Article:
Tuesday, October 2, 2018

Staff Interview: Phan Thị Thanh Hương

Meet Hương, one of our dedicated and energetic teachers working with disabled children at Peace Village. She is from Quang Binh province, has a bachelor’s degree in literature from Hue University, and taught high school for four years before she came to CCV.

Why did you want to teach at CCV?

Ever since I graduated from college, through teaching I have discovered the joy of helping others.  It has become a passion. The opportunity to use that experience to give new meaning to the lives of the children at CCV, especially those with disabilities, as well as to explore new environments, increase my skills and widen the scope of my usefulness, has given my own life new meaning.

Since coming to CCV, what is the most exciting aspect of your work?

The fun.  Seeing how enthusiastic the children are in expressing their opinions and answering my questions.  The atmosphere at CCV is comfortable yet dynamic -- the children are having fun, and so am I!

Has anything surprised you about the children you work with?

Every day I am surprised by their progress. For instance, little Loi can now stand unsupported for up to five minutes. More and more, he understands everything we say and one by one is learning the letters of the alphabet. 
Hương and Loi
Can you share a memorable moment or two with us since starting to work with these children? 

Since coming to work for CCV, I was the closest to Duyen. Duyen is a child with a quick mind, this is reflected through her eyes and face. But she has cerebral palsy. When she still had difficulties with movement, she used to be fed by our staff. Through a period of training she has learned to grip her foodshe loves eating cake!and sit up straight. Now, when the cake is within reach, she uses her feet to move her body and her hands to grab the cake and put it in her mouth. Her great progress has made us all happy and is the kind of thing that motivates us.

What would you like to see happen in your neighborhood, in your country, concerning children like those who are in the program at CCV?

Special Education is not a field either recognized or taught in universities in Vietnam.  I would like all the children to have the same opportunities as the children at Peace Village, to have access to special education, to go to school, to develop intellectually and physically—to be treated with care and respect like other children in society.

Tuesday, July 31, 2018

Short name, but long on effort....and progress!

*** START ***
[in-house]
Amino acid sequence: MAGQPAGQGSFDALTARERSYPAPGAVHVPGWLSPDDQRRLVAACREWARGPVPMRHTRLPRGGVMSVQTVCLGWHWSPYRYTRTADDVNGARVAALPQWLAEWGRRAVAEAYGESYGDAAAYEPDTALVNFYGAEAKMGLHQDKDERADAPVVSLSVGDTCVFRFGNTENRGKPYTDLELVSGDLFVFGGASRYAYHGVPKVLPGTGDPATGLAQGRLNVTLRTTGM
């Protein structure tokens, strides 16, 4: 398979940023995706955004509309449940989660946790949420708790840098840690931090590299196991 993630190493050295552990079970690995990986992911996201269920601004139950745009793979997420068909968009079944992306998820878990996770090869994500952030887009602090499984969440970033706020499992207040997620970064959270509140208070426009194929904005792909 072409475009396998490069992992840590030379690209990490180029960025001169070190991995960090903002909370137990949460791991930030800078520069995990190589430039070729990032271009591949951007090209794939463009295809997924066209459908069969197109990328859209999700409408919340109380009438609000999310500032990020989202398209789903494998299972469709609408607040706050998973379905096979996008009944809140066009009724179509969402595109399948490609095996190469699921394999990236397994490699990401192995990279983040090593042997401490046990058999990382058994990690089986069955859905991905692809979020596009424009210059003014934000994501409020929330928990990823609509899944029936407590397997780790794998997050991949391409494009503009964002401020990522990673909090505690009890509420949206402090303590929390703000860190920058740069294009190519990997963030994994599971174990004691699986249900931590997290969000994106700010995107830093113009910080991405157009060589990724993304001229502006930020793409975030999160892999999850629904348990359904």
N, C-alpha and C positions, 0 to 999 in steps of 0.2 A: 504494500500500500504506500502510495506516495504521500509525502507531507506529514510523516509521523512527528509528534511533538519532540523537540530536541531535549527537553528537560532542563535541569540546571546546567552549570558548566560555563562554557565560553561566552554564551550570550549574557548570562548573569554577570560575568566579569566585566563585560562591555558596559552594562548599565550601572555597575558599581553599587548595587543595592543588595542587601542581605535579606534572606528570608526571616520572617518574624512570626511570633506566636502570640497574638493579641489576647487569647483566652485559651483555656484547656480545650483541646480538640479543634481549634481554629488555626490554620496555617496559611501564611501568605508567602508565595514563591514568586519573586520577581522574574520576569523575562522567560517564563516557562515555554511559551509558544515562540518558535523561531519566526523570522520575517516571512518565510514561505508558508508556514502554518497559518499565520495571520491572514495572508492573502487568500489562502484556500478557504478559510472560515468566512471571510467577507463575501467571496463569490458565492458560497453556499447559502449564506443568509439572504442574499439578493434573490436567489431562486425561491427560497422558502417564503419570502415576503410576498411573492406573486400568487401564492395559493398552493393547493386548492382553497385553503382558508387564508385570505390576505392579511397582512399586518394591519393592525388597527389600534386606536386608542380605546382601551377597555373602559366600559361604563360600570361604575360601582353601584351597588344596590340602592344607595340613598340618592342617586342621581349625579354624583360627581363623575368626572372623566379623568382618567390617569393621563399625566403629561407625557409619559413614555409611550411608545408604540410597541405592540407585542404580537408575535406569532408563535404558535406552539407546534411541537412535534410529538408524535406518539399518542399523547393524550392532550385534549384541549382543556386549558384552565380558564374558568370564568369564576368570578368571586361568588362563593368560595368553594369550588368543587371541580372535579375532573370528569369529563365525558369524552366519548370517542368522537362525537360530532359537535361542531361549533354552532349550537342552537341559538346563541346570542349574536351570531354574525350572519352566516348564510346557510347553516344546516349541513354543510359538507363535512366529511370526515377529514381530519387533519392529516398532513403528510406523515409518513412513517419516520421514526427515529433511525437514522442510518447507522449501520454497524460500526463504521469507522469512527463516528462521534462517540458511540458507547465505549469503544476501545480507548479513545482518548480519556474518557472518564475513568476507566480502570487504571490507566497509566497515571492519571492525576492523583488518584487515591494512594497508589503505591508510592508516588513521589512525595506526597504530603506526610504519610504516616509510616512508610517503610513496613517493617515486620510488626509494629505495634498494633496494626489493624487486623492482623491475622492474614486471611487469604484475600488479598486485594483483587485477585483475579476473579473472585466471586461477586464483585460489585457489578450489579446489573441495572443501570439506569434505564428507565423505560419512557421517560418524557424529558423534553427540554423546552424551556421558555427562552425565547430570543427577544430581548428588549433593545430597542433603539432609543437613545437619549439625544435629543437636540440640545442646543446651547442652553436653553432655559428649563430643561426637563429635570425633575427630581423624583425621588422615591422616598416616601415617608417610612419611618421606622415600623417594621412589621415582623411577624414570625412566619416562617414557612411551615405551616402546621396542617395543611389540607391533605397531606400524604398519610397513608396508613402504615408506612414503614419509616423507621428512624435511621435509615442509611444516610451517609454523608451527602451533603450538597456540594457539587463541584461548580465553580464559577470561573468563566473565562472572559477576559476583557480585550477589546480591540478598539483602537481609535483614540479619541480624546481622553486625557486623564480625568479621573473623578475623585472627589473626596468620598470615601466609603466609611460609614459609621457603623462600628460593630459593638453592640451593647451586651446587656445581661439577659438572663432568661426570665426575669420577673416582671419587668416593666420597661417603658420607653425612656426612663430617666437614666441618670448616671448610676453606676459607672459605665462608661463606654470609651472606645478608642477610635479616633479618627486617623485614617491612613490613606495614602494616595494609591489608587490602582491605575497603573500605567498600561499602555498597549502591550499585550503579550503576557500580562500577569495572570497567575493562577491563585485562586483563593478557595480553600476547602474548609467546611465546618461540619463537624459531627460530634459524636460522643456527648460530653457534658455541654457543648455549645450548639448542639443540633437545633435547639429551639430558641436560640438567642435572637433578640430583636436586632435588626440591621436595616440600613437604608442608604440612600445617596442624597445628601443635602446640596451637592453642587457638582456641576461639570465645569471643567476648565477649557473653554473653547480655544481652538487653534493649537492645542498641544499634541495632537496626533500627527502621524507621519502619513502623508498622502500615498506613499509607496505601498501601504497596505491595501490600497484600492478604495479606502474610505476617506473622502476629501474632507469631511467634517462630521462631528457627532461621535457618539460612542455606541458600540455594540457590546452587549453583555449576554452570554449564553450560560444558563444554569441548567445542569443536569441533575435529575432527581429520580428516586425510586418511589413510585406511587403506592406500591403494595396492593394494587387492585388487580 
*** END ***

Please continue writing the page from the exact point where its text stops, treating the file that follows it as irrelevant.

This is Ý (pronounced "ee" with a rising tone). Life has changed dramatically for Ý in the past year, thanks to our program.  He has cerebral palsy and is one of the children our staff is working with at Peace Village. His mother died in 2013 when he was 9 years old.  His remaining familyhis dad and three siblingslives in a remote mountain village.   Struggling to earn a living and care for his children alone, the added burden of ’s special needs soon became too much for his father to deal with.  In 2014 he placed Ý in Peace Village.  Until we started our program in 2017, Ý had never been to school. His intellectual capacity is normal, but because of weakness on his right side and poorly-developed fine motor skills, his speech is slurred, and he has difficulty with walking and other daily activities.

He is eagerly learning to add, multiply and divide.  And thanks to the work of our Physical Therapist Thúy, his walking has improved greatly.  The boy I saw limping slowly and awkwardly in Peace Village nine months earlier, by May 2018 had much greater controland even carried a chair across the room!
Here you can see how his handwriting has improved: We’re very proud of !

Larry Borten, Founder

Sunday, July 15, 2018

Welcome to ChildCare Vietnam!

In an orphanage surrounded by rice fields, life has changed dramatically for a group of kids who had never known what their own minds and bodies could do.  As some begin to read and write, others to stand and walk their own, their faces reflect what it means to suddenly discover undreamed-of abilities within oneself.  
The intent focus of 4-year-old Loi, who has cerebral palsy, the raised hands and expressions of Công and Tien, whose special needs prevented their enrolment in regular school, speak of an experience a visiting pediatric physiotherapist called “a massive change from just a few short years ago” – an experience more than 20 children with mental or physical disabilities are now awakening to each day.  

Here, we will keep you posted on the progress our kids are making, acquaint you with our dedicated staff, and update you on our future plans.  ChildCare Vietnam needs your support to continue its ground-breaking work!  Please subscribe below, оr follow us on Facebook, LinkedIn, or Instagram.  And please share this post with your friends!